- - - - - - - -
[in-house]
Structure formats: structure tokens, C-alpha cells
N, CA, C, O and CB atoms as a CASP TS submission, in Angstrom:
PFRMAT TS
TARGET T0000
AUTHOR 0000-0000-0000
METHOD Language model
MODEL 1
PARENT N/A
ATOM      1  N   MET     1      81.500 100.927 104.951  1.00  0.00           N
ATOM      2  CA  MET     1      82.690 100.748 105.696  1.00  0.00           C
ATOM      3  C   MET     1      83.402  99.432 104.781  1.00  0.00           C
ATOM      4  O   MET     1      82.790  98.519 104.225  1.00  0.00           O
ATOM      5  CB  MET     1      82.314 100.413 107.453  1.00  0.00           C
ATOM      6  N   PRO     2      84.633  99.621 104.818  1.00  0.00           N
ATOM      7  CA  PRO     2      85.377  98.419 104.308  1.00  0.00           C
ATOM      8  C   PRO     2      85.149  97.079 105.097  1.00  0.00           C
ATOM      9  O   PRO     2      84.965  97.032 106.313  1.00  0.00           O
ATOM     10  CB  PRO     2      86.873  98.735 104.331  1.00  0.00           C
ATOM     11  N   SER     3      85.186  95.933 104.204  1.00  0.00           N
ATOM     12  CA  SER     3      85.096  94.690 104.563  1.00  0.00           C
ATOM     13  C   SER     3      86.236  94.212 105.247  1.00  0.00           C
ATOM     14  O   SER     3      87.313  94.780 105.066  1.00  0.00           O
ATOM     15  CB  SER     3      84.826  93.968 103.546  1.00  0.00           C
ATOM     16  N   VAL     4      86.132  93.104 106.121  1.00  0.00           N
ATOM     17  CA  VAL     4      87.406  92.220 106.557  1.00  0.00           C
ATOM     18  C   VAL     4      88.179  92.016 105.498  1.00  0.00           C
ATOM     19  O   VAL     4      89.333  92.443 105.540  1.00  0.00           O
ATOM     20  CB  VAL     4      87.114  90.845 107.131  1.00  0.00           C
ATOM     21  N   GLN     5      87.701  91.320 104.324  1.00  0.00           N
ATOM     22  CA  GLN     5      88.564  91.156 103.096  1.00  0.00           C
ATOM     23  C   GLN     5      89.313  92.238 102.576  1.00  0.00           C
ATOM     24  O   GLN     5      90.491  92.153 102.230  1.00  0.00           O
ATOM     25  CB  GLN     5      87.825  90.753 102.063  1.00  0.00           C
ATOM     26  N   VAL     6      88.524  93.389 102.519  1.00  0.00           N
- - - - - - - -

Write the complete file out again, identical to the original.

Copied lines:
[in-house]
Structure formats: structure tokens, C-alpha cells
N, CA, C, O and CB atoms as a CASP TS submission, in Angstrom:
PFRMAT TS
TARGET T0000
AUTHOR 0000-0000-0000
METHOD Language model
MODEL 1
PARENT N/A
ATOM      1  N   MET     1      81.500 100.927 104.951  1.00  0.00           N
ATOM      2  CA  MET     1      82.690 100.748 105.696  1.00  0.00           C
ATOM      3  C   MET     1      83.402  99.432 104.781  1.00  0.00           C
ATOM      4  O   MET     1      82.790  98.519 104.225  1.00  0.00           O
ATOM      5  CB  MET     1      82.314 100.413 107.453  1.00  0.00           C
ATOM      6  N   PRO     2      84.633  99.621 104.818  1.00  0.00           N
ATOM      7  CA  PRO     2      85.377  98.419 104.308  1.00  0.00           C
ATOM      8  C   PRO     2      85.149  97.079 105.097  1.00  0.00           C
ATOM      9  O   PRO     2      84.965  97.032 106.313  1.00  0.00           O
ATOM     10  CB  PRO     2      86.873  98.735 104.331  1.00  0.00           C
ATOM     11  N   SER     3      85.186  95.933 104.204  1.00  0.00           N
ATOM     12  CA  SER     3      85.096  94.690 104.563  1.00  0.00           C
ATOM     13  C   SER     3      86.236  94.212 105.247  1.00  0.00           C
ATOM     14  O   SER     3      87.313  94.780 105.066  1.00  0.00           O
ATOM     15  CB  SER     3      84.826  93.968 103.546  1.00  0.00           C
ATOM     16  N   VAL     4      86.132  93.104 106.121  1.00  0.00           N
ATOM     17  CA  VAL     4      87.406  92.220 106.557  1.00  0.00           C
ATOM     18  C   VAL     4      88.179  92.016 105.498  1.00  0.00           C
ATOM     19  O   VAL     4      89.333  92.443 105.540  1.00  0.00           O
ATOM     20  CB  VAL     4      87.114  90.845 107.131  1.00  0.00           C
ATOM     21  N   GLN     5      87.701  91.320 104.324  1.00  0.00           N
ATOM     22  CA  GLN     5      88.564  91.156 103.096  1.00  0.00           C
ATOM     23  C   GLN     5      89.313  92.238 102.576  1.00  0.00           C
ATOM     24  O   GLN     5      90.491  92.153 102.230  1.00  0.00           O
ATOM     25  CB  GLN     5      87.825  90.753 102.063  1.00  0.00           C
ATOM     26  N   VAL     6      88.524  93.389 102.519  1.00  0.00           N